Microchipping Your Pet: Why Is It So Important
Microchipping your pet is one of the many requirements of international pet travel. Experts feel that regardless of whether you are planning to travel with your pet or not, it is a good idea to implant a microchip in your dog or cat. Every year hundreds of pets are lost, stolen or run away, and microchips are a successful way to unite pets with their families. Dogs, cats, horses, ferrets and other animals can be implanted with a microchip. Several countries across the world including the European Union, the United States, Hong Kong, New Zealand, Singapore and others have made it mandatory to microchip both pet dogs and cats before entry.
How do microchips work?
Microchips are simple technology; it is a rice-sized chip inside a tiny capsule made of bio-glass that contains a radio frequency identification transponder. The chip is implanted between the shoulder blades of your pet using a syringe. It is a relatively painless procedure, and your vet can do it in a matter of seconds. Every chip has a unique ID number, which is read when a microchip scanner passes over it. The unique ID corresponds to your pet and can be used to obtain ownership details of the pet from the database that the microchip is registered. When you implant a chip in your pet, you are creating a permanent bond between you and your pet. If your pet is missing, any pet care worker or a Vet can use a scanner and retrieve your contact details. If you move away or change your contact details, contact the registry with which the chip is registered to update your details. Call or email the company with your latest details.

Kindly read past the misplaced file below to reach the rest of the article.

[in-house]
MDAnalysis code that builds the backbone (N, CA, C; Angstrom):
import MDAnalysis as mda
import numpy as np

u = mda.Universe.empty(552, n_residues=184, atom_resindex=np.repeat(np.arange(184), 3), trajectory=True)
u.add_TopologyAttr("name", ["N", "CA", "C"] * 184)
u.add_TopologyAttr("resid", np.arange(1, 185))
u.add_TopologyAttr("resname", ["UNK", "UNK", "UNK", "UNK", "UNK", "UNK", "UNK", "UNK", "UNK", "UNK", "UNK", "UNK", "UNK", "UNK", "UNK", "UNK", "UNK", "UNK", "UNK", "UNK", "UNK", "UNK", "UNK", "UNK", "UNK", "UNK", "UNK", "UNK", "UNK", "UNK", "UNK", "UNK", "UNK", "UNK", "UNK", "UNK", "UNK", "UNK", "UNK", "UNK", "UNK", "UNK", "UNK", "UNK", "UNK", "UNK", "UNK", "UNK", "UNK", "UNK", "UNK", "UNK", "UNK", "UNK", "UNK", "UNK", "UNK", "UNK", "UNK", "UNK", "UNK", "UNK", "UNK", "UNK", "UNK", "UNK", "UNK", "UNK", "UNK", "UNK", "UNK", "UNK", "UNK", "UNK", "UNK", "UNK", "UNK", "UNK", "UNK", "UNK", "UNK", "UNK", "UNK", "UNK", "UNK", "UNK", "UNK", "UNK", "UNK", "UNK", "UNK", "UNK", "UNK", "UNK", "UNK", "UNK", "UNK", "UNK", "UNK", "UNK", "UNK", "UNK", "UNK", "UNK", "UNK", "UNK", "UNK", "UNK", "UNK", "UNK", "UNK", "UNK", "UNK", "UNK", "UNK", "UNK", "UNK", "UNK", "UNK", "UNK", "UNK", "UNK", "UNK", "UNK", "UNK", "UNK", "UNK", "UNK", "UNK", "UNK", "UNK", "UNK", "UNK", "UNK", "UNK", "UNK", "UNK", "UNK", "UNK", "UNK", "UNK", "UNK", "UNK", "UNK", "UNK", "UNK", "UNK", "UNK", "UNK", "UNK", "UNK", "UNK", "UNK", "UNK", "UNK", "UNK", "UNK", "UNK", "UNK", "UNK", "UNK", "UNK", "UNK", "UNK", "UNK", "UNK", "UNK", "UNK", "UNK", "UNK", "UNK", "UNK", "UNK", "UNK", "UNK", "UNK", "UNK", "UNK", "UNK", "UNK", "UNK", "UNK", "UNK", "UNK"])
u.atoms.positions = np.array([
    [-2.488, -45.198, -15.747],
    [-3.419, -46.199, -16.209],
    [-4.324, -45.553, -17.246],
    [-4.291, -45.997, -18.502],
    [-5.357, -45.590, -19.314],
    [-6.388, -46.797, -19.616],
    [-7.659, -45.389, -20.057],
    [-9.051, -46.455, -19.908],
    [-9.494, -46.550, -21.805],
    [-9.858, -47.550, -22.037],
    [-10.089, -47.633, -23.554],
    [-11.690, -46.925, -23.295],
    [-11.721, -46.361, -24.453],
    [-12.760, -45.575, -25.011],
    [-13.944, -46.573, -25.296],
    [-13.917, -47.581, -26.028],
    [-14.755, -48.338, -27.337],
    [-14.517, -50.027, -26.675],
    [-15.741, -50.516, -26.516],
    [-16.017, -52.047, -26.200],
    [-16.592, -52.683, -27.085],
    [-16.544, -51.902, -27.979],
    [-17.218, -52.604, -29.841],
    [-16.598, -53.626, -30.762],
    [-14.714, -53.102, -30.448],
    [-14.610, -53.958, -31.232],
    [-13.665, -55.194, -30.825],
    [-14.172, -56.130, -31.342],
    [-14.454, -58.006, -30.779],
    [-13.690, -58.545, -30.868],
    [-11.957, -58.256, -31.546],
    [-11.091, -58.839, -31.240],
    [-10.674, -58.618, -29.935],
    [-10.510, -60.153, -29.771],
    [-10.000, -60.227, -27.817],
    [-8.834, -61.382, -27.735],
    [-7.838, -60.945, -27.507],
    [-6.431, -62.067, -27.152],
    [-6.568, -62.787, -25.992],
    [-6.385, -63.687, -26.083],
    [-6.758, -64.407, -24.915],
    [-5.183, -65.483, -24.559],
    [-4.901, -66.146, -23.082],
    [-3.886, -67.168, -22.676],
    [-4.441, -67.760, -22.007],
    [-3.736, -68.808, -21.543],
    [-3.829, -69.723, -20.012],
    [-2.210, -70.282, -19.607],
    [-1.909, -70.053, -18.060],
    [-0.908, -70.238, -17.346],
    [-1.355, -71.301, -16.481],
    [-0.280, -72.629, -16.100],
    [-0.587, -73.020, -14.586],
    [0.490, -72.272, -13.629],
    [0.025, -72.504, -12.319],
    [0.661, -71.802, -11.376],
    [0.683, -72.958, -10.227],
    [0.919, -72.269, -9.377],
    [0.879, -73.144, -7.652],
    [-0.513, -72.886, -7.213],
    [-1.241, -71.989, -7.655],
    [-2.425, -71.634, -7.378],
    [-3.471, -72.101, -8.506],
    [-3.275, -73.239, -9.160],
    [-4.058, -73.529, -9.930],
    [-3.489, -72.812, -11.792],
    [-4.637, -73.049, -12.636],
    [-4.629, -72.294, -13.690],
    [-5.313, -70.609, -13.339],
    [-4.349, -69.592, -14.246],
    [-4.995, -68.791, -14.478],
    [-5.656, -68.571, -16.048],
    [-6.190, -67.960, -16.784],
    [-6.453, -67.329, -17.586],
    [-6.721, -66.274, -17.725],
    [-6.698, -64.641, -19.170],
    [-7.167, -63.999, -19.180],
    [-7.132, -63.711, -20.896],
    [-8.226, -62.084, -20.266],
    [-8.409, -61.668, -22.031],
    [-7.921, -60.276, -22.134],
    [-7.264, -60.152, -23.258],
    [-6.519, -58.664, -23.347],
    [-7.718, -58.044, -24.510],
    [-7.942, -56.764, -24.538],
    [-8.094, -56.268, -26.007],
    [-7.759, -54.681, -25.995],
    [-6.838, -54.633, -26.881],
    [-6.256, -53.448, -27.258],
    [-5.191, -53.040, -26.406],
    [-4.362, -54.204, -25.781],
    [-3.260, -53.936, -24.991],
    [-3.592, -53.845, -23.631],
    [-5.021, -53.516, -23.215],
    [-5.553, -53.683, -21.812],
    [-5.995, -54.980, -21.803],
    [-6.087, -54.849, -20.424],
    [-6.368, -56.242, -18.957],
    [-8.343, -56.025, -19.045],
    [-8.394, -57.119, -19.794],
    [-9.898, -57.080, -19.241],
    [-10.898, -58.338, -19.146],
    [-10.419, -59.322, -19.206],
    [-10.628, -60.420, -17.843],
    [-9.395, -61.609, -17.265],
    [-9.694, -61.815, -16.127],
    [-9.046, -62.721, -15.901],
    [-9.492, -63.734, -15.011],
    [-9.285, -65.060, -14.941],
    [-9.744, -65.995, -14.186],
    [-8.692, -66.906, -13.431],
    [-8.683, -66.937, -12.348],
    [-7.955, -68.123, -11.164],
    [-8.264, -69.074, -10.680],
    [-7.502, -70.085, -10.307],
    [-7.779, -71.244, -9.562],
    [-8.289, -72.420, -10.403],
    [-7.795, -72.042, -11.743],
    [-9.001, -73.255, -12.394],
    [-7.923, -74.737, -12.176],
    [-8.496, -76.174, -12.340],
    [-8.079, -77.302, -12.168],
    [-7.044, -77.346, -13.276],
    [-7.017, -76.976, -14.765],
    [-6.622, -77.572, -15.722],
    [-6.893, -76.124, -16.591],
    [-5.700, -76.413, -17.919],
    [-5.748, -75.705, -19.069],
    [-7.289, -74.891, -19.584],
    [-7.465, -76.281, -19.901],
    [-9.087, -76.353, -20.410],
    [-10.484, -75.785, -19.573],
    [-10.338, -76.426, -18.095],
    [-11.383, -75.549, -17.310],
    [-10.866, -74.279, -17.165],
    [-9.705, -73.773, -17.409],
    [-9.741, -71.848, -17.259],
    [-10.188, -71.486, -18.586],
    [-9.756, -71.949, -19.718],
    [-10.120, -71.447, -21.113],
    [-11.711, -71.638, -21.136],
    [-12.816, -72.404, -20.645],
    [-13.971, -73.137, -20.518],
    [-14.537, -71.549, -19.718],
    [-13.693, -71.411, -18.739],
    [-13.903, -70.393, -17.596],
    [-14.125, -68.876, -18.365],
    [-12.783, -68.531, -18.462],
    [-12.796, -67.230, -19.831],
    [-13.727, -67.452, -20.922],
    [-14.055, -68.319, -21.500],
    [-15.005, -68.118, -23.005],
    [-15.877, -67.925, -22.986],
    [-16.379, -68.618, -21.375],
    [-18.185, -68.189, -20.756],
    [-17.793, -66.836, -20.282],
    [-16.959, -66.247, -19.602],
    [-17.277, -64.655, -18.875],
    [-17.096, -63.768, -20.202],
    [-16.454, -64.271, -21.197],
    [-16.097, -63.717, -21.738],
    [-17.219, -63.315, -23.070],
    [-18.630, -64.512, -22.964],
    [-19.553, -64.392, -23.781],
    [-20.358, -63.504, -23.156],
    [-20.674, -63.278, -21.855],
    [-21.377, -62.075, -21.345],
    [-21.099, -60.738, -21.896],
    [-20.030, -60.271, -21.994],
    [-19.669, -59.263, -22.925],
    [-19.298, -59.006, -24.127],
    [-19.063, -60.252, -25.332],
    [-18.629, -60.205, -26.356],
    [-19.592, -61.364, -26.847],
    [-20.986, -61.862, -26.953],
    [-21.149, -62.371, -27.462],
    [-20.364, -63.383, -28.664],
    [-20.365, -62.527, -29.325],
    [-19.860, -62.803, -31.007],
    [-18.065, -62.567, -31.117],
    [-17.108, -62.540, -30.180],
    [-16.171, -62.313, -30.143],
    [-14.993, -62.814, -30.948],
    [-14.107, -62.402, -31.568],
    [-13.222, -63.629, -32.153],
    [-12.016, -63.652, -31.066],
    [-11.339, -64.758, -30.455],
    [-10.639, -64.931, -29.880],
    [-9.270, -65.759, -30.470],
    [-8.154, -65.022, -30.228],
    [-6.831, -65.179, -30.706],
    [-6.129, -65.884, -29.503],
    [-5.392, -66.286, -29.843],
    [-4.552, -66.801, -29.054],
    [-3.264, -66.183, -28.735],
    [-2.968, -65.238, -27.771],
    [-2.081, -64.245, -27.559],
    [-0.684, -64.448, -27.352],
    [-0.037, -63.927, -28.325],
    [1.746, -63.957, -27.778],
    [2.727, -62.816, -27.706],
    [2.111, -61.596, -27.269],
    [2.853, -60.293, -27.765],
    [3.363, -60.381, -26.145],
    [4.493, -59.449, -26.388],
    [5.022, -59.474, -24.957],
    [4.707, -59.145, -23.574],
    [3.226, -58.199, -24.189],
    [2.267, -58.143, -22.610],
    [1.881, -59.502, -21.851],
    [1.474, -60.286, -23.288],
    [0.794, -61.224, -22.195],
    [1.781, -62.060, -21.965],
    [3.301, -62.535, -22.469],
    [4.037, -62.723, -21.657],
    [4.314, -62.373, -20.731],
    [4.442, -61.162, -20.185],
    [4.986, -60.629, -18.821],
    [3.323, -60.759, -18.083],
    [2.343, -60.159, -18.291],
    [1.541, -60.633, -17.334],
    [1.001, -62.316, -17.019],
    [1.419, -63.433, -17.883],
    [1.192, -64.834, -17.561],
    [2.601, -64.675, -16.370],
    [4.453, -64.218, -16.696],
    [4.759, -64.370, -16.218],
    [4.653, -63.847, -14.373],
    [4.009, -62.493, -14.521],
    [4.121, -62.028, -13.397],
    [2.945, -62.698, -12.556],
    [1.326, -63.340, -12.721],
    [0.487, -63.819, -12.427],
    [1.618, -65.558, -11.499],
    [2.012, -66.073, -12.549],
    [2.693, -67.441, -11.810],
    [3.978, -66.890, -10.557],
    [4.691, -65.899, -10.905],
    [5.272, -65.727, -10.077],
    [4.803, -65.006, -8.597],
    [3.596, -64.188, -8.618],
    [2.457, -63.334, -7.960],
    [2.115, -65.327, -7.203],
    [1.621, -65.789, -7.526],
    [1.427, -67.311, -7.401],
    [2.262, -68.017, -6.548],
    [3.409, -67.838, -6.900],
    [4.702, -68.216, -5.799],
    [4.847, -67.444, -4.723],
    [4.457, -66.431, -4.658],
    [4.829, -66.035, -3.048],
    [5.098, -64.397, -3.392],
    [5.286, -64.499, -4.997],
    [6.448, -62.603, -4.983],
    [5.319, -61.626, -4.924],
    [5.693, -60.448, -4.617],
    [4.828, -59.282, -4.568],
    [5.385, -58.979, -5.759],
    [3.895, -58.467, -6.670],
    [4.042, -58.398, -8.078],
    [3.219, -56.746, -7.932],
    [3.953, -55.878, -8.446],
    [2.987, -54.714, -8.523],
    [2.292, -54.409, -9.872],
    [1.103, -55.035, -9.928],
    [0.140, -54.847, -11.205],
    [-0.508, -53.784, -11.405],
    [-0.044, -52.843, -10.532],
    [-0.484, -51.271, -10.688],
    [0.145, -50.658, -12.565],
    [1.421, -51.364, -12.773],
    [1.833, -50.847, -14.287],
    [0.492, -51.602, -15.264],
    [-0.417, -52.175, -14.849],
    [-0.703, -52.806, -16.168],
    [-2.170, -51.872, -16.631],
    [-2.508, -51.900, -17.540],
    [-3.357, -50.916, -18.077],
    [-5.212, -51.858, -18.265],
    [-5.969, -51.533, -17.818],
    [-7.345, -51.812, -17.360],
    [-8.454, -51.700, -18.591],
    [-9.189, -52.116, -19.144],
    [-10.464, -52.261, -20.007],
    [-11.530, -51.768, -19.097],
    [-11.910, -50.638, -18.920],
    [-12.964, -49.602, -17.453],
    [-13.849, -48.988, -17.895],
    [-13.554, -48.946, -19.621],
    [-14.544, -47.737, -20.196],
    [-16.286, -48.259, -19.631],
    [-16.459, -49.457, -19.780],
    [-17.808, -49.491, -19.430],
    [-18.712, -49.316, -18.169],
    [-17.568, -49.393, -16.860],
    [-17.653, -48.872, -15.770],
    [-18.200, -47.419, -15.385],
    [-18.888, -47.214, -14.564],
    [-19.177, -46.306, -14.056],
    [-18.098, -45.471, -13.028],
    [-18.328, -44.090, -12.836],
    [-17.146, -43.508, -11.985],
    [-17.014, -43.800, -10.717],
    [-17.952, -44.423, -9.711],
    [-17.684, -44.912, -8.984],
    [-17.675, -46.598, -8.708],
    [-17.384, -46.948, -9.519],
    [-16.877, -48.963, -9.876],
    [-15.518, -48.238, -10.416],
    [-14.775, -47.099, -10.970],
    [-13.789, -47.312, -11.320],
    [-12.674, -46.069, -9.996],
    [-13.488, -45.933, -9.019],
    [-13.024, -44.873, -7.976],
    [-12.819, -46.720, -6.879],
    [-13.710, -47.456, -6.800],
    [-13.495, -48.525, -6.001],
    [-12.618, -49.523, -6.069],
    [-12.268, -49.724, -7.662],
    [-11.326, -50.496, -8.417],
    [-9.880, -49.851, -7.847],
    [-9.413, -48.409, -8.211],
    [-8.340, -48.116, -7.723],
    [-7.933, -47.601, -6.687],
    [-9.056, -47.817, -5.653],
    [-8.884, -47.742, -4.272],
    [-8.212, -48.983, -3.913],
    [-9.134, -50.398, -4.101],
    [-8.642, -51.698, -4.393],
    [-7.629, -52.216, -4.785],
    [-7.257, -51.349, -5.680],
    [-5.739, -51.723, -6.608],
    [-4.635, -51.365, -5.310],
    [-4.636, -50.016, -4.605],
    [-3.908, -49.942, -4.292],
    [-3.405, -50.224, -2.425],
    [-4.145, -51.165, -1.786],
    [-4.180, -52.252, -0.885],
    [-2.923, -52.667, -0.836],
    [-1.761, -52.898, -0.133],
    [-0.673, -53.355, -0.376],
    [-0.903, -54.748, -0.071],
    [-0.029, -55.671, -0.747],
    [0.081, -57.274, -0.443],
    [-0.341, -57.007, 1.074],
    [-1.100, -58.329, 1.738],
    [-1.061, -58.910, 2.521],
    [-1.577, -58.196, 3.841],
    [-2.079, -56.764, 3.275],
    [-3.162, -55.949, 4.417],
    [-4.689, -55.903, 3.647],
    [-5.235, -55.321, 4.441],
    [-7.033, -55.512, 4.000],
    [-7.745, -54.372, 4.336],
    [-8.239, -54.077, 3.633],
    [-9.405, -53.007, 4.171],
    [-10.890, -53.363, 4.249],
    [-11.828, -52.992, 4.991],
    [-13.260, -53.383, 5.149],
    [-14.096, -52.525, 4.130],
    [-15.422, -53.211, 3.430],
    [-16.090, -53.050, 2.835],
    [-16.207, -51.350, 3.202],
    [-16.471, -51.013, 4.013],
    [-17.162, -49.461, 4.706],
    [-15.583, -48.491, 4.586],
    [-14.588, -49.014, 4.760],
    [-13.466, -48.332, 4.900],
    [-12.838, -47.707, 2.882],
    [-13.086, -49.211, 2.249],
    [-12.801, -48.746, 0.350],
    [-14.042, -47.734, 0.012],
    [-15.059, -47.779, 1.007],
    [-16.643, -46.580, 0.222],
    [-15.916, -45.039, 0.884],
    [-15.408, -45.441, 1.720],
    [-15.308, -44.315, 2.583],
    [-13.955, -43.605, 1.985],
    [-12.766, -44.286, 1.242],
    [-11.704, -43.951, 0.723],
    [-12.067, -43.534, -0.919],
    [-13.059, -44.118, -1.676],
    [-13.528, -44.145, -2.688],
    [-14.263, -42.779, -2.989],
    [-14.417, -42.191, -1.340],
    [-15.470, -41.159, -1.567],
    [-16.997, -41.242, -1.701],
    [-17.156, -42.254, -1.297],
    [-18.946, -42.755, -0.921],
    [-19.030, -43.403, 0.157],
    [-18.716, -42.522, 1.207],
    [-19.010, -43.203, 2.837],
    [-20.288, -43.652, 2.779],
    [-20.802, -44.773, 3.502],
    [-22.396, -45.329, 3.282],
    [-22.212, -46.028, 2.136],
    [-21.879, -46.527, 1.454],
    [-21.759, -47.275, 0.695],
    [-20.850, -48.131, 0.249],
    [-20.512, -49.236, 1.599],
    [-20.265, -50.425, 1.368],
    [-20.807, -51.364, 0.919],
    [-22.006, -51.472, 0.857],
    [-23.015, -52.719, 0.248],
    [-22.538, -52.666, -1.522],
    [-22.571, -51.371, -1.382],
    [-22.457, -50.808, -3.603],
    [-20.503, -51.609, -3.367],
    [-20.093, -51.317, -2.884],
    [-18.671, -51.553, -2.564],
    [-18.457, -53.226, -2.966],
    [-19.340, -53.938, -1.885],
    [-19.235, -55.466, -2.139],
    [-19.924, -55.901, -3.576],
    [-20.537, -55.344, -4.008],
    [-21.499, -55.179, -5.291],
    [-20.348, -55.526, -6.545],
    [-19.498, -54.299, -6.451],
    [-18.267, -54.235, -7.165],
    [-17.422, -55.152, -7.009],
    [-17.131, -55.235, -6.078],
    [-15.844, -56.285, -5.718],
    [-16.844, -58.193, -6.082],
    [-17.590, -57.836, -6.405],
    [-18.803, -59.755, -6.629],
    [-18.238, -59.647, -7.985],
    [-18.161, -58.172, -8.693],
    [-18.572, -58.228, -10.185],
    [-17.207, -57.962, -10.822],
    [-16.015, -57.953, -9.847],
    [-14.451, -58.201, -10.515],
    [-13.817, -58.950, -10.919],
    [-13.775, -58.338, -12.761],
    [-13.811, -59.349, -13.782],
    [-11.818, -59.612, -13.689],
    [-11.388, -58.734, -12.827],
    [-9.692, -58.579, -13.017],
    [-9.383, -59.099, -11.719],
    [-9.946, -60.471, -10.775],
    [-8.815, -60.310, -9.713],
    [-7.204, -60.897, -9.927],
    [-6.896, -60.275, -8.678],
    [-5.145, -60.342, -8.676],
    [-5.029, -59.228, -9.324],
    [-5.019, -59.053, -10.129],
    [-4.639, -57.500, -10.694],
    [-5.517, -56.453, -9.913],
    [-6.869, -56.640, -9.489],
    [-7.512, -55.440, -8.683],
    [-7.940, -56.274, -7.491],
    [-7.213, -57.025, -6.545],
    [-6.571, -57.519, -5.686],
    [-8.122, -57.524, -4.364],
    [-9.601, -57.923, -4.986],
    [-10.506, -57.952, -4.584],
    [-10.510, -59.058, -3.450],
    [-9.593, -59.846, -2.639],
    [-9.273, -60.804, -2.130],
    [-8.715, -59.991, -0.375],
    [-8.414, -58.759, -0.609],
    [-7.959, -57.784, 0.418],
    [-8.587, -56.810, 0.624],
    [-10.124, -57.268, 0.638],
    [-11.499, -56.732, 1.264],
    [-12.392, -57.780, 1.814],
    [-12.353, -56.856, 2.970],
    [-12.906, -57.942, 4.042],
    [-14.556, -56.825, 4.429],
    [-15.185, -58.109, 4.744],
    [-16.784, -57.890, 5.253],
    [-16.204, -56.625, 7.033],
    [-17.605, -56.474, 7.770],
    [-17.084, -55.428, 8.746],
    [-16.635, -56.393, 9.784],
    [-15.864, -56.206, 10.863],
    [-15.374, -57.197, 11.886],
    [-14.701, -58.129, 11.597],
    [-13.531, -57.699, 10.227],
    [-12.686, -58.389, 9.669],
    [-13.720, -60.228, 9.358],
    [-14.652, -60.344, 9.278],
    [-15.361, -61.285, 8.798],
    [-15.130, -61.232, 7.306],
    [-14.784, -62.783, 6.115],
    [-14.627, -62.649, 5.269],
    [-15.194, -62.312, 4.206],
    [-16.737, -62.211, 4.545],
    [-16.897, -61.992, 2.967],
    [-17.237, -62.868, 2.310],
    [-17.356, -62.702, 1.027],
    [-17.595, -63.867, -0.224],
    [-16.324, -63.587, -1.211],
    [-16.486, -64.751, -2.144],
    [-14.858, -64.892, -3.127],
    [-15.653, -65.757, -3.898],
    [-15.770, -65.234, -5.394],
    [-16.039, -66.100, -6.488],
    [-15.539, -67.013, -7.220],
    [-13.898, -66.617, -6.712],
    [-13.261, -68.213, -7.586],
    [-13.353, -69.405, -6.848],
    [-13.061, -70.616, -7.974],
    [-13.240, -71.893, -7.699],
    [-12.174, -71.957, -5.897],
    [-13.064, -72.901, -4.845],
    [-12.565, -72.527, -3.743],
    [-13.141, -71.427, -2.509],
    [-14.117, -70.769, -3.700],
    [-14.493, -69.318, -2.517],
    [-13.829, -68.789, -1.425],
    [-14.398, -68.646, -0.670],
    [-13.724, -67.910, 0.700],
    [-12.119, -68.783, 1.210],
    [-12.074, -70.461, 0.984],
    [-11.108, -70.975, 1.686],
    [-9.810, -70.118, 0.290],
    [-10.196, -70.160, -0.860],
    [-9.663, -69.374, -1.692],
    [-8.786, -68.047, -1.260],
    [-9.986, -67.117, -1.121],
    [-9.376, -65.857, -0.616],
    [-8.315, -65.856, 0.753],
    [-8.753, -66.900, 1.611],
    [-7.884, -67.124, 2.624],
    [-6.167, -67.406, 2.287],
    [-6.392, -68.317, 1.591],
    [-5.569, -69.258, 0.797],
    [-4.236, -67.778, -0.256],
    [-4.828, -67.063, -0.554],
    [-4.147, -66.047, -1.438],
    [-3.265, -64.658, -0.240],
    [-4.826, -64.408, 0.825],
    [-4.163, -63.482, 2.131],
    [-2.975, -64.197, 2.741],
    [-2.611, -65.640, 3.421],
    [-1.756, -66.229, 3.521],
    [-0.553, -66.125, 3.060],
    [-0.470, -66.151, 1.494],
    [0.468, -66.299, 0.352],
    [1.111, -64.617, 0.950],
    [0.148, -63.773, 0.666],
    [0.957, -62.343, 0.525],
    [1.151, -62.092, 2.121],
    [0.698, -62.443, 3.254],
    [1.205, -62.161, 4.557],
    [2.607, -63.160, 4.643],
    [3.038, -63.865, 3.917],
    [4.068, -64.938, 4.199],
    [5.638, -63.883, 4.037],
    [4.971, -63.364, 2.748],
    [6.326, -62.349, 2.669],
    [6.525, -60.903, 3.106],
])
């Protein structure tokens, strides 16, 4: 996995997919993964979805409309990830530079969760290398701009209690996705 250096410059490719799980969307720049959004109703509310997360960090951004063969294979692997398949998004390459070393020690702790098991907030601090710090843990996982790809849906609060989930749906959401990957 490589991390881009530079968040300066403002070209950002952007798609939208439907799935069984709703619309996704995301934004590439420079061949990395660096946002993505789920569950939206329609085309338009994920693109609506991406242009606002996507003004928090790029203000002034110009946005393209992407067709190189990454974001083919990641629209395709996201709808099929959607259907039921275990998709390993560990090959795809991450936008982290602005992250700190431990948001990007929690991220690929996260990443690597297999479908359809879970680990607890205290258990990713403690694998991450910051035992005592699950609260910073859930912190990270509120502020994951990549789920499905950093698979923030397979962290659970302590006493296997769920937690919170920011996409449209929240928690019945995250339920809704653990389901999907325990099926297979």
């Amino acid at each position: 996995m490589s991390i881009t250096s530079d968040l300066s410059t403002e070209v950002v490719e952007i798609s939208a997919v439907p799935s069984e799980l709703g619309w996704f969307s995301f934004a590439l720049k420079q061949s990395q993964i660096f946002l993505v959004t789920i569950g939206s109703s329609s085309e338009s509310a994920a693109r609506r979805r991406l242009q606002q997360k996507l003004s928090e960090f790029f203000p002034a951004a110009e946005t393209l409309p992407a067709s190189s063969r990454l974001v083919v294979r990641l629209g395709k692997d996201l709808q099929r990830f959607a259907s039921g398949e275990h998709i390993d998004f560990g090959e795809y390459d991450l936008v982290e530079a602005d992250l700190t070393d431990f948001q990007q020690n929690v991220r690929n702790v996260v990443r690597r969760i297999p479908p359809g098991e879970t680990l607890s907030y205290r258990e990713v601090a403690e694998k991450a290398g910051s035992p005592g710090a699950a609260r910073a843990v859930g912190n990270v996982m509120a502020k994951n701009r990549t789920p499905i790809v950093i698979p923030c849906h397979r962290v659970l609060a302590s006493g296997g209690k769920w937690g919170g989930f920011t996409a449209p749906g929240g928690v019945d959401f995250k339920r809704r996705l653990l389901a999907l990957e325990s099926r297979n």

Do microchip frequencies matter?
Different types of microchips carry different radio frequencies. In the US, the most commonly used frequencies are 125 kHz, 128 kHz, and 134.2 kHz. To bring standardisation, the International Standards Organisation (ISO) has approved and recommended a global standard for microchips. The ISO standard microchip has a 15-digit identification number and a radio frequency of 134.2 kHz. Most countries in the EU and several non-EU countries require pets to have an ISO compatible microchip. If you are travelling with your pet to these countries, it is crucial that you implant the right chip.
If your pet already has a non-ISO microchip implanted, and you are planning to travel to a country that requires an ISO microchip, you can insert a second microchip in your pet. However, it is vital that you update your contact information on the database for both the chips.
Microchips and international travel
Why are microchips mandatory for international pet travel? When your pet travels overseas, the paperwork required for the travel is copious. Immigration officers use the information on the microchip to match it with the documents presented to make sure that your pooch is the same as described in the documents. Our vets and pet concierge team also scan the microchip during health check appointments and before boarding to ensure paperwork is correct prior to departure.
If you are planning for your pet to travel to a different country, microchipping is just one of the many requirements. The correct paperwork and vaccinations are different for different countries, and they need to be in order before the big move. If you have any questions about pet relocation or implanting a microchip in your pet for travel, phone or email our team at Petraveller and we’ll be happy to help.